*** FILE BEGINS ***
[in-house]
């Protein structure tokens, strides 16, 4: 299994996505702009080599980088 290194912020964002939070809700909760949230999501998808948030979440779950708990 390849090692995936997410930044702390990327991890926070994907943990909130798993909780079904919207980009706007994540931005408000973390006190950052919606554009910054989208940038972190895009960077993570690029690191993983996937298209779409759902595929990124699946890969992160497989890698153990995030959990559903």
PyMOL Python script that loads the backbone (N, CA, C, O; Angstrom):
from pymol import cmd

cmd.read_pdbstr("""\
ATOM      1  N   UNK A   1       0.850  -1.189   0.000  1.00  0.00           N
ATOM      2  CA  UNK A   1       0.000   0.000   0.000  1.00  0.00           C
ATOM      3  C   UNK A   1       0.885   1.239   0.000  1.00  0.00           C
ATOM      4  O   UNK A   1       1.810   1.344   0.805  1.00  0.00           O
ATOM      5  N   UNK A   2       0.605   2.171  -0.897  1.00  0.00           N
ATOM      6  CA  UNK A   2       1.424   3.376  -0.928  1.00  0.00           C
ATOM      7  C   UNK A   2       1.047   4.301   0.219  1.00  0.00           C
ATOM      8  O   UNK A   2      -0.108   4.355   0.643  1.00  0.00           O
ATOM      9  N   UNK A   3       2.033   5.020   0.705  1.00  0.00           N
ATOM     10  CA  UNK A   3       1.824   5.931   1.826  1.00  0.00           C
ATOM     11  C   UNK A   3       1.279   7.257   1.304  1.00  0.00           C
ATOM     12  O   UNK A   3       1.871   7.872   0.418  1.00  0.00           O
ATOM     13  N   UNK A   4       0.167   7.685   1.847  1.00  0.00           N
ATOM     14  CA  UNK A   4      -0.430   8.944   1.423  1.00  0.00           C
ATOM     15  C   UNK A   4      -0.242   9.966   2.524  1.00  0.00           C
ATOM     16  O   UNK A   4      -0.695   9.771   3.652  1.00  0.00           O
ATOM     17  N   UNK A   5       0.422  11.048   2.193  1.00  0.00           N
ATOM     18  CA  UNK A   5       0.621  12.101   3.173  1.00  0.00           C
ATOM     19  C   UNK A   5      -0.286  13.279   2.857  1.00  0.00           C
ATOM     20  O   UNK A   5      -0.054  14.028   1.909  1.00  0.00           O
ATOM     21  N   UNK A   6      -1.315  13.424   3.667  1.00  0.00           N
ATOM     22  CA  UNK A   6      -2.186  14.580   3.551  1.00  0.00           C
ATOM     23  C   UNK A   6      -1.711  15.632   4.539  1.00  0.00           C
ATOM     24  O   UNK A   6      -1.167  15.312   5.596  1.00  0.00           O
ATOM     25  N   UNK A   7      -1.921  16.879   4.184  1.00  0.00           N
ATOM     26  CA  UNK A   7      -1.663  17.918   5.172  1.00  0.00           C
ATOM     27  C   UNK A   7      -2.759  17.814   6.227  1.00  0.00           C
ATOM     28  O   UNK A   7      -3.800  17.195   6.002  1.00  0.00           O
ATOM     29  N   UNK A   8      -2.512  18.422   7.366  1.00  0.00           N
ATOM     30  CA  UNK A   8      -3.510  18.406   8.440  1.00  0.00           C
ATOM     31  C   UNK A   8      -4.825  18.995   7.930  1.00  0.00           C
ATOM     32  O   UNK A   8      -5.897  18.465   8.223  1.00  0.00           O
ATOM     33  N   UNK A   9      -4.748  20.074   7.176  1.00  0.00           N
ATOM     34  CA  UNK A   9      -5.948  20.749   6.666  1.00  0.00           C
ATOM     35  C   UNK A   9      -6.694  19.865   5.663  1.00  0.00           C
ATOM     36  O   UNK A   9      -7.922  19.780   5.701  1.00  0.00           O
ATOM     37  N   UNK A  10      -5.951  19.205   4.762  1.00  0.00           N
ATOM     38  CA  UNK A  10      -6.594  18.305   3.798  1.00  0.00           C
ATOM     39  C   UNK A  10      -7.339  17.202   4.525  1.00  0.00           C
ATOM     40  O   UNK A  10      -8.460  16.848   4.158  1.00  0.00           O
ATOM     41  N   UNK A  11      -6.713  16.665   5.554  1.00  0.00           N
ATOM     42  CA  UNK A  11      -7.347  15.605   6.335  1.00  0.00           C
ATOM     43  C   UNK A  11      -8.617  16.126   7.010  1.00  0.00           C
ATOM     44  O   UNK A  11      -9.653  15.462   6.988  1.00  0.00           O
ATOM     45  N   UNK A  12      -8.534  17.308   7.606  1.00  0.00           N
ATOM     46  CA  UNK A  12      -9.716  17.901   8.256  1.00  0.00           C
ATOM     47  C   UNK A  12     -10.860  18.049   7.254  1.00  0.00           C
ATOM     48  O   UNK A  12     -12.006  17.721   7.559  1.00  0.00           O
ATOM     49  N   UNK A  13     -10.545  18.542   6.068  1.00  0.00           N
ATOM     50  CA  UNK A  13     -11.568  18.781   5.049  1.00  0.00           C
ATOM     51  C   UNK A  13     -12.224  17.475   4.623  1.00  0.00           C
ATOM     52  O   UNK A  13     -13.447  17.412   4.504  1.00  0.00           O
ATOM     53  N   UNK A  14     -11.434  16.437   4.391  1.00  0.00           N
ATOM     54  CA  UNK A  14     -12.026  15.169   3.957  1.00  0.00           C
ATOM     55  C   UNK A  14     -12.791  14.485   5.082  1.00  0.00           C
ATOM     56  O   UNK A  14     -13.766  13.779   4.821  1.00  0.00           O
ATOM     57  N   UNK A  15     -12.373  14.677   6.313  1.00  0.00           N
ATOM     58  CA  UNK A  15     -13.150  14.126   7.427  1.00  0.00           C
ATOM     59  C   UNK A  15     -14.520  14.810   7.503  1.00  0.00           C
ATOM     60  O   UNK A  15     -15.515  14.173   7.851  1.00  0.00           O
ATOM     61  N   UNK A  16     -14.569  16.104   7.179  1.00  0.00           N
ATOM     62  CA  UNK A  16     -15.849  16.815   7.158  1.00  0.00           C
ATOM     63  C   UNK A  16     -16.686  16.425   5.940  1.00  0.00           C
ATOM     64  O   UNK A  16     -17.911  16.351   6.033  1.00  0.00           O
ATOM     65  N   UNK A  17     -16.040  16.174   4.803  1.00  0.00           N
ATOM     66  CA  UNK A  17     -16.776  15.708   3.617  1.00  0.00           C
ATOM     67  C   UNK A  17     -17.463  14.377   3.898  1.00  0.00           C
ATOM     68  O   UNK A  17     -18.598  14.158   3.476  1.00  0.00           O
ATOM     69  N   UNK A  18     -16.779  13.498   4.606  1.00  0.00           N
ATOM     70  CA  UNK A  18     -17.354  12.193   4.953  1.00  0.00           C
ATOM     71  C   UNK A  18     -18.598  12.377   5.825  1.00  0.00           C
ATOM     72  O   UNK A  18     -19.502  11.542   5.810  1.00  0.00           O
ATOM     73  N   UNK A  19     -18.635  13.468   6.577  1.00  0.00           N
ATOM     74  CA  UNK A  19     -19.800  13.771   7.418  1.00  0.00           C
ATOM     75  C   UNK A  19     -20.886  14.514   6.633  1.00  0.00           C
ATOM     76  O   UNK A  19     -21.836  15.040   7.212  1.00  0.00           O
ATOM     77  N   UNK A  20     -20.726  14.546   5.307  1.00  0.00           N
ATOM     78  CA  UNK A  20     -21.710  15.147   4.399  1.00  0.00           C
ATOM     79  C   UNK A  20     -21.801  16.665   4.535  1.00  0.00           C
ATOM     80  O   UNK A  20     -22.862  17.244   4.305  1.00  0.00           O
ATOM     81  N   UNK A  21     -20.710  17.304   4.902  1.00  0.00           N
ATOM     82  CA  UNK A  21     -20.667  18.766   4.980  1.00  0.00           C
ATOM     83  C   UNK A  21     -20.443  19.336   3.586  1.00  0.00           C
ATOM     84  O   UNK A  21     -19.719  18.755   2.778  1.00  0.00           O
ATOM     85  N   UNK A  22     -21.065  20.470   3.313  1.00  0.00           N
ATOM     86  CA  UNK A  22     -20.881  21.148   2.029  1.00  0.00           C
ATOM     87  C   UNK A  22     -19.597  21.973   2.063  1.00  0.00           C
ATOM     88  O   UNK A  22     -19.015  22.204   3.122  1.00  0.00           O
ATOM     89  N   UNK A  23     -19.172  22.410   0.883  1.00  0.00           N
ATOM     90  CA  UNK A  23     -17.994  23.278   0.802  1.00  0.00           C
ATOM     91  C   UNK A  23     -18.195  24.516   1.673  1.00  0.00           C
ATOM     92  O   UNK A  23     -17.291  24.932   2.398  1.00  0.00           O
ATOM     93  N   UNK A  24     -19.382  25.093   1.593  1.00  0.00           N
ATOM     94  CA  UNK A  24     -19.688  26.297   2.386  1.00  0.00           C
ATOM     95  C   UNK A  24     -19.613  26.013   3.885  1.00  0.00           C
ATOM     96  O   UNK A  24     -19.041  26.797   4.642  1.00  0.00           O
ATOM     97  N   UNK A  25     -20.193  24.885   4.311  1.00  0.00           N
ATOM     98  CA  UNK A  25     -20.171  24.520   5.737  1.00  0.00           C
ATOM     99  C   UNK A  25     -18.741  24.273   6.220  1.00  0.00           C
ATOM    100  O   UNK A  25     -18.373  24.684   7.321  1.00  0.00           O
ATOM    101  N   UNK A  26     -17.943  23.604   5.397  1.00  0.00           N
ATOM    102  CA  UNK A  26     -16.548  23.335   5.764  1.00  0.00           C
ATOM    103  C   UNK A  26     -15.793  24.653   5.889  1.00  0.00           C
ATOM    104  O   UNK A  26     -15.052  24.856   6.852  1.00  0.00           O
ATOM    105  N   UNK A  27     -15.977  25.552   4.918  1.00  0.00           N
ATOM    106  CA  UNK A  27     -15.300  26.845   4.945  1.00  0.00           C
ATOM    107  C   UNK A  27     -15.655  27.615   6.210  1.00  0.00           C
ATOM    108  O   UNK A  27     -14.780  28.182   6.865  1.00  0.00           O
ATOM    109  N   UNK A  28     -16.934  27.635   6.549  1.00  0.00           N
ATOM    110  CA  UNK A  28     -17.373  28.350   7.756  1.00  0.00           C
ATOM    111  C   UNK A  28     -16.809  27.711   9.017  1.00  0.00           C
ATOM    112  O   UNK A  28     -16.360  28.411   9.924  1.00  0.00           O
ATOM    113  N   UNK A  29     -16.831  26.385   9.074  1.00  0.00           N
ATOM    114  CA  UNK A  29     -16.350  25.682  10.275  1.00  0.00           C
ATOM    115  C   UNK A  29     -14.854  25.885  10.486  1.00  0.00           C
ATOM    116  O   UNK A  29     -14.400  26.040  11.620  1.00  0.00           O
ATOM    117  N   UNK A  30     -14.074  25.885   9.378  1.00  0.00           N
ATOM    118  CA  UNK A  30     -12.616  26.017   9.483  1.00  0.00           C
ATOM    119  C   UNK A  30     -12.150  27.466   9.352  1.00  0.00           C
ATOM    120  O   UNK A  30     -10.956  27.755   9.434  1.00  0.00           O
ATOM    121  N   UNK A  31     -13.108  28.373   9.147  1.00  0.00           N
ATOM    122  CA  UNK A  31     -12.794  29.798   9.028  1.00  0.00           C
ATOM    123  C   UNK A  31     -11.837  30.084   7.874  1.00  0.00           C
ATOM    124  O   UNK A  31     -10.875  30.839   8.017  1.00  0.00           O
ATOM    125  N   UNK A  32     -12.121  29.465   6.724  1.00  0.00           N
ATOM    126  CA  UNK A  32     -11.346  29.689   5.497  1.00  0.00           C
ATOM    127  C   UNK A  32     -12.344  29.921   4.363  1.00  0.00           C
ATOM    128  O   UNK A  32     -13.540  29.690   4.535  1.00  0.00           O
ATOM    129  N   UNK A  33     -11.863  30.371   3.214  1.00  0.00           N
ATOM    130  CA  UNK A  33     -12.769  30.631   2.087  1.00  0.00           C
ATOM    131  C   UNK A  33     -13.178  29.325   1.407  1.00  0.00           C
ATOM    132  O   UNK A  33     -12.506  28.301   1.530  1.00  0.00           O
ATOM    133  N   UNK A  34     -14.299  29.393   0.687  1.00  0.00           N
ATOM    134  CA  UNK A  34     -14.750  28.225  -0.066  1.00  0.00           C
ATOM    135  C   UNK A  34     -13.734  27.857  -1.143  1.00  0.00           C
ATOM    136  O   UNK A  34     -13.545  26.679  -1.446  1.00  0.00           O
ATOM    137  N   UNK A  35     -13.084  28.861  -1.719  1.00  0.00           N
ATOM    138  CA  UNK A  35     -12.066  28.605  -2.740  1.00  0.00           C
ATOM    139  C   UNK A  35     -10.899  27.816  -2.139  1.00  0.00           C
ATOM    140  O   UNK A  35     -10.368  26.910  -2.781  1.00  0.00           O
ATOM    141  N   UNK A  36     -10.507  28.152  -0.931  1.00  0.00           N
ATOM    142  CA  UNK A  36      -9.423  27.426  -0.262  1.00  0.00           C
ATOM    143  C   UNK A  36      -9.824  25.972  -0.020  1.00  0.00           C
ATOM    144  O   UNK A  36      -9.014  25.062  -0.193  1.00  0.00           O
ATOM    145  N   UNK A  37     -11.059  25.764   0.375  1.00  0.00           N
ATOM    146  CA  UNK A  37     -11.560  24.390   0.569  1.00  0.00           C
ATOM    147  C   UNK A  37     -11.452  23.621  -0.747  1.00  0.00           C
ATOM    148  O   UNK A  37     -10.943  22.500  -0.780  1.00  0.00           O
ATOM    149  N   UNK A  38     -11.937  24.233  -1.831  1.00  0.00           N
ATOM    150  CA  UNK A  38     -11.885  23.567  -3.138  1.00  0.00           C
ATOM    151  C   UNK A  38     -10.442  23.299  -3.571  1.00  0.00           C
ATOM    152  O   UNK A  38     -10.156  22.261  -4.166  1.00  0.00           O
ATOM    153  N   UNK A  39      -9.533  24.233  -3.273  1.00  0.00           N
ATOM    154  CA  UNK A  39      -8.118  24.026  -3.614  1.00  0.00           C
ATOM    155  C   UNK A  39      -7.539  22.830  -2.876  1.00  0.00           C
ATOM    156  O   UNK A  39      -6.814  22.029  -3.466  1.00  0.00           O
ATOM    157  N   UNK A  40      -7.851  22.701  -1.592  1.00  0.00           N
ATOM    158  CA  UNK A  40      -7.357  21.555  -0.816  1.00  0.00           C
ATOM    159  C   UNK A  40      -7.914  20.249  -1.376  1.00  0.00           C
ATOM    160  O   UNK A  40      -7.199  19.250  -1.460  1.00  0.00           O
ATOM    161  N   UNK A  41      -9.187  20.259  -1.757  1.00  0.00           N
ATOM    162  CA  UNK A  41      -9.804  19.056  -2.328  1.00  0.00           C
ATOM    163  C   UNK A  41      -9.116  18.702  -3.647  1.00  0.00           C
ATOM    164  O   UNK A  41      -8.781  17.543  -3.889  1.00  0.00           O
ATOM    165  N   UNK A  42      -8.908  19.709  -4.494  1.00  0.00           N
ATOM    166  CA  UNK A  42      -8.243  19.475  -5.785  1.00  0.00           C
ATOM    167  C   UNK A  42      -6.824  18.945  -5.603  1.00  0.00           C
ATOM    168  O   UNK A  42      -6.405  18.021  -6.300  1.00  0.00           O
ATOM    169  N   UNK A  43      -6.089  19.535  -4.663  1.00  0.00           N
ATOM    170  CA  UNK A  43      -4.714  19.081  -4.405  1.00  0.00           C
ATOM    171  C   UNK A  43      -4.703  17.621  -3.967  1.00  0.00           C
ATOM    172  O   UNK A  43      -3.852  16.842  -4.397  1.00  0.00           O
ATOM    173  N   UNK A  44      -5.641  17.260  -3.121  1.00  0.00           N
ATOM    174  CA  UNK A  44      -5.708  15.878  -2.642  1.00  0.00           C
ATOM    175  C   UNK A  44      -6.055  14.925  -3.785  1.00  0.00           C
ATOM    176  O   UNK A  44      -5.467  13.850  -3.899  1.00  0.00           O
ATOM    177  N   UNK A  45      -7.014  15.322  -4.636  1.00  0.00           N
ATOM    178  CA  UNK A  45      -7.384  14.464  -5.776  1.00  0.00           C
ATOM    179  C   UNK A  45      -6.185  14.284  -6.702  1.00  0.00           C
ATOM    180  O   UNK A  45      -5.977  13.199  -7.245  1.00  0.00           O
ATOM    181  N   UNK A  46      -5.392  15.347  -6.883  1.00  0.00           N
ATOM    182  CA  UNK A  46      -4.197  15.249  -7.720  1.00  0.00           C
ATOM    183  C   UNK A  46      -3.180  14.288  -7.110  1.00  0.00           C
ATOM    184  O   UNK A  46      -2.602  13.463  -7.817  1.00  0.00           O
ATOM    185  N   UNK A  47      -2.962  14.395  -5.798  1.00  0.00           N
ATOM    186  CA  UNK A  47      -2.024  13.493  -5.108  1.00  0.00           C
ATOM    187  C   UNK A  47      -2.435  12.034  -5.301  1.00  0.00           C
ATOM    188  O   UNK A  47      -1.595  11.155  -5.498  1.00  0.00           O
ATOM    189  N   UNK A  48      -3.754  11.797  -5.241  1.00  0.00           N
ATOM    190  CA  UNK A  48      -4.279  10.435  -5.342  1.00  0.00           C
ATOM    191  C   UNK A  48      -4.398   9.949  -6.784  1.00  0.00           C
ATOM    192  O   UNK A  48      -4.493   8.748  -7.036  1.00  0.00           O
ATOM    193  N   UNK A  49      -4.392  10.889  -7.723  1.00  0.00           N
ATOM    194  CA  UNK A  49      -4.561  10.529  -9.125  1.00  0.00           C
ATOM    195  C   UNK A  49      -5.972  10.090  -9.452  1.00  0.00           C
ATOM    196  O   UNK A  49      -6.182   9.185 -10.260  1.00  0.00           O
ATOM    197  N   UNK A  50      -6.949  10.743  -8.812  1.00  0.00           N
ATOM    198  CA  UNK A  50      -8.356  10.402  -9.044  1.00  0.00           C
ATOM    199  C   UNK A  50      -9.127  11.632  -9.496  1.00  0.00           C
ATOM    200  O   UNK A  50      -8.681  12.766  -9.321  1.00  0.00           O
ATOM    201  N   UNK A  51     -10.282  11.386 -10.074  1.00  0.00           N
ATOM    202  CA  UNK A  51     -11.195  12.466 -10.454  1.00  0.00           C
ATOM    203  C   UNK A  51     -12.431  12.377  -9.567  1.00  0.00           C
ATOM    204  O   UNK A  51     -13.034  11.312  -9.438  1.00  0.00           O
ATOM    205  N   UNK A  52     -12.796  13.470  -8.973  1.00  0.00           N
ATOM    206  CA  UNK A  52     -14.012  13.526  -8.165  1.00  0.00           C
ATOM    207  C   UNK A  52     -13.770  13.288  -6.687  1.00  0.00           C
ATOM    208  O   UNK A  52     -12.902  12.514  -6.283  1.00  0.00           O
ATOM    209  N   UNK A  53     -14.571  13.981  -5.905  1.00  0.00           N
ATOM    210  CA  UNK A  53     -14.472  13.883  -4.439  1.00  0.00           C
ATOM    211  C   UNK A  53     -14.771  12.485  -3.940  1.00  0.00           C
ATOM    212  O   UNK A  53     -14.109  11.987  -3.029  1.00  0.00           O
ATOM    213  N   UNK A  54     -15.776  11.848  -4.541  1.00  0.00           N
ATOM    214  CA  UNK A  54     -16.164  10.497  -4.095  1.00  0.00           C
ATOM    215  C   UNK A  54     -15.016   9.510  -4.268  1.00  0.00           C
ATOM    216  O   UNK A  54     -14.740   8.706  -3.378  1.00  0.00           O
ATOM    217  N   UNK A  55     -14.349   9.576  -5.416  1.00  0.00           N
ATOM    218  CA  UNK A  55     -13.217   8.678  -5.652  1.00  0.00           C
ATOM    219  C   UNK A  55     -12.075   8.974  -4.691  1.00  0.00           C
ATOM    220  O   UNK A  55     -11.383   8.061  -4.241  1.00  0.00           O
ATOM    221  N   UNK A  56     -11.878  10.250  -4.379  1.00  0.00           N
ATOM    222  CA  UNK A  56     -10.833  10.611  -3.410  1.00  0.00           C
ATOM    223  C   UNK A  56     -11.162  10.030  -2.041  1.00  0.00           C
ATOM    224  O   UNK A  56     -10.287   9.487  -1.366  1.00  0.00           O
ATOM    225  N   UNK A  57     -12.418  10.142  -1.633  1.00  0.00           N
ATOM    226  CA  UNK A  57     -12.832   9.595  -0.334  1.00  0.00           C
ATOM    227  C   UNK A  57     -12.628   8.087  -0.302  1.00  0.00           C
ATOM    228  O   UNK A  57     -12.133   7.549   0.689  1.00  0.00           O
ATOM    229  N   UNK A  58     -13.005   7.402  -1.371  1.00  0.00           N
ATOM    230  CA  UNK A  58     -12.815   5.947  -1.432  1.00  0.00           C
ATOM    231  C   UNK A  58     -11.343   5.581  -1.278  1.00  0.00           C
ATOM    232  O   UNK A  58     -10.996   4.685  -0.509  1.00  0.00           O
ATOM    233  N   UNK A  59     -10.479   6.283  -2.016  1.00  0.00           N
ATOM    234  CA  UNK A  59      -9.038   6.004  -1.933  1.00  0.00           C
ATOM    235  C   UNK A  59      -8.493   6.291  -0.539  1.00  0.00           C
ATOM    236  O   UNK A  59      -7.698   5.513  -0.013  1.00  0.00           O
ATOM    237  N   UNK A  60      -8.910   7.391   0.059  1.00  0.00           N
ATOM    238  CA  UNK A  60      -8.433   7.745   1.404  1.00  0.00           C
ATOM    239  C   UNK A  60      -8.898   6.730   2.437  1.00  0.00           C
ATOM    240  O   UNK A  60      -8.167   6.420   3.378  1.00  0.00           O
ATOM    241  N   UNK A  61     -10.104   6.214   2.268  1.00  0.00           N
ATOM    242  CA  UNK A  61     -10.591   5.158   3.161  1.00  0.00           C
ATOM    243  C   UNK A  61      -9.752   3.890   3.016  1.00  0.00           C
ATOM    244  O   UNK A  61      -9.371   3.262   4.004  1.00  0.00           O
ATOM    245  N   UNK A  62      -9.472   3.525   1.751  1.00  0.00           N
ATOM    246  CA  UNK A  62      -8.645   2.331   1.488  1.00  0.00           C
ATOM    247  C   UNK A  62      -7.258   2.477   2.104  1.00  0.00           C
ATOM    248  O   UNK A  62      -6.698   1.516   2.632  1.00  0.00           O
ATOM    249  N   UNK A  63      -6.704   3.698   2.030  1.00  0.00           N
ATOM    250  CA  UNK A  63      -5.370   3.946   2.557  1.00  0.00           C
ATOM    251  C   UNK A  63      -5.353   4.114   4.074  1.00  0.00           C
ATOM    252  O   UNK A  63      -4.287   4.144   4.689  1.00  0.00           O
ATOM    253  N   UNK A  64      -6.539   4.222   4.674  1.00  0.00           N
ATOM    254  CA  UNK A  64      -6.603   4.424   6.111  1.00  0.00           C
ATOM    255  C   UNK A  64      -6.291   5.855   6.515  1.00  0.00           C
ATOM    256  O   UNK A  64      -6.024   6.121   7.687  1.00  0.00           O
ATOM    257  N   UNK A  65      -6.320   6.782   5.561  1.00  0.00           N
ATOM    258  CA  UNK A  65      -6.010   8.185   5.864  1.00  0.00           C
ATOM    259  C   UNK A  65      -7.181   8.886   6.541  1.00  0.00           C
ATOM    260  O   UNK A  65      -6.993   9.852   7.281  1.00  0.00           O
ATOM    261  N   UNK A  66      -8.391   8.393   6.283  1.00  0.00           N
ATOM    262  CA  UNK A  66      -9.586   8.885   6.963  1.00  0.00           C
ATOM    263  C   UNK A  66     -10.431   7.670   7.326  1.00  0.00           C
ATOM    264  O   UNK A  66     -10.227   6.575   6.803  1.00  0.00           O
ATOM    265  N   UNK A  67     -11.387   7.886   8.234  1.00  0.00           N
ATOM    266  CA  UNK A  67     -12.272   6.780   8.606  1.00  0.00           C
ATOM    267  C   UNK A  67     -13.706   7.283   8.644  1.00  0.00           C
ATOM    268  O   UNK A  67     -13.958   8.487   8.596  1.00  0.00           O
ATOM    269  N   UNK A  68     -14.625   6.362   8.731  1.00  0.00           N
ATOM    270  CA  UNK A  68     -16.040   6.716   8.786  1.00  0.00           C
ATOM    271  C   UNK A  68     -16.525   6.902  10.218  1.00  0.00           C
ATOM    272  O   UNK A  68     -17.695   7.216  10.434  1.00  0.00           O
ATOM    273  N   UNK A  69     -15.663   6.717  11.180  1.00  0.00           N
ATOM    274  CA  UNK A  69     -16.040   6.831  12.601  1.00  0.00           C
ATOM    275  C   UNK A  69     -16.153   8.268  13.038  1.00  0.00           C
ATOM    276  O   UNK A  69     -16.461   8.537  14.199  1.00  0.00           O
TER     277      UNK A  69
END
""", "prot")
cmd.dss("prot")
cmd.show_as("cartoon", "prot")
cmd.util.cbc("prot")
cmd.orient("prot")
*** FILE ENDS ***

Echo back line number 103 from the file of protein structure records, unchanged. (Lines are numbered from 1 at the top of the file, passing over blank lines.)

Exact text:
ATOM     98  CA  UNK A  25     -20.171  24.520   5.737  1.00  0.00           C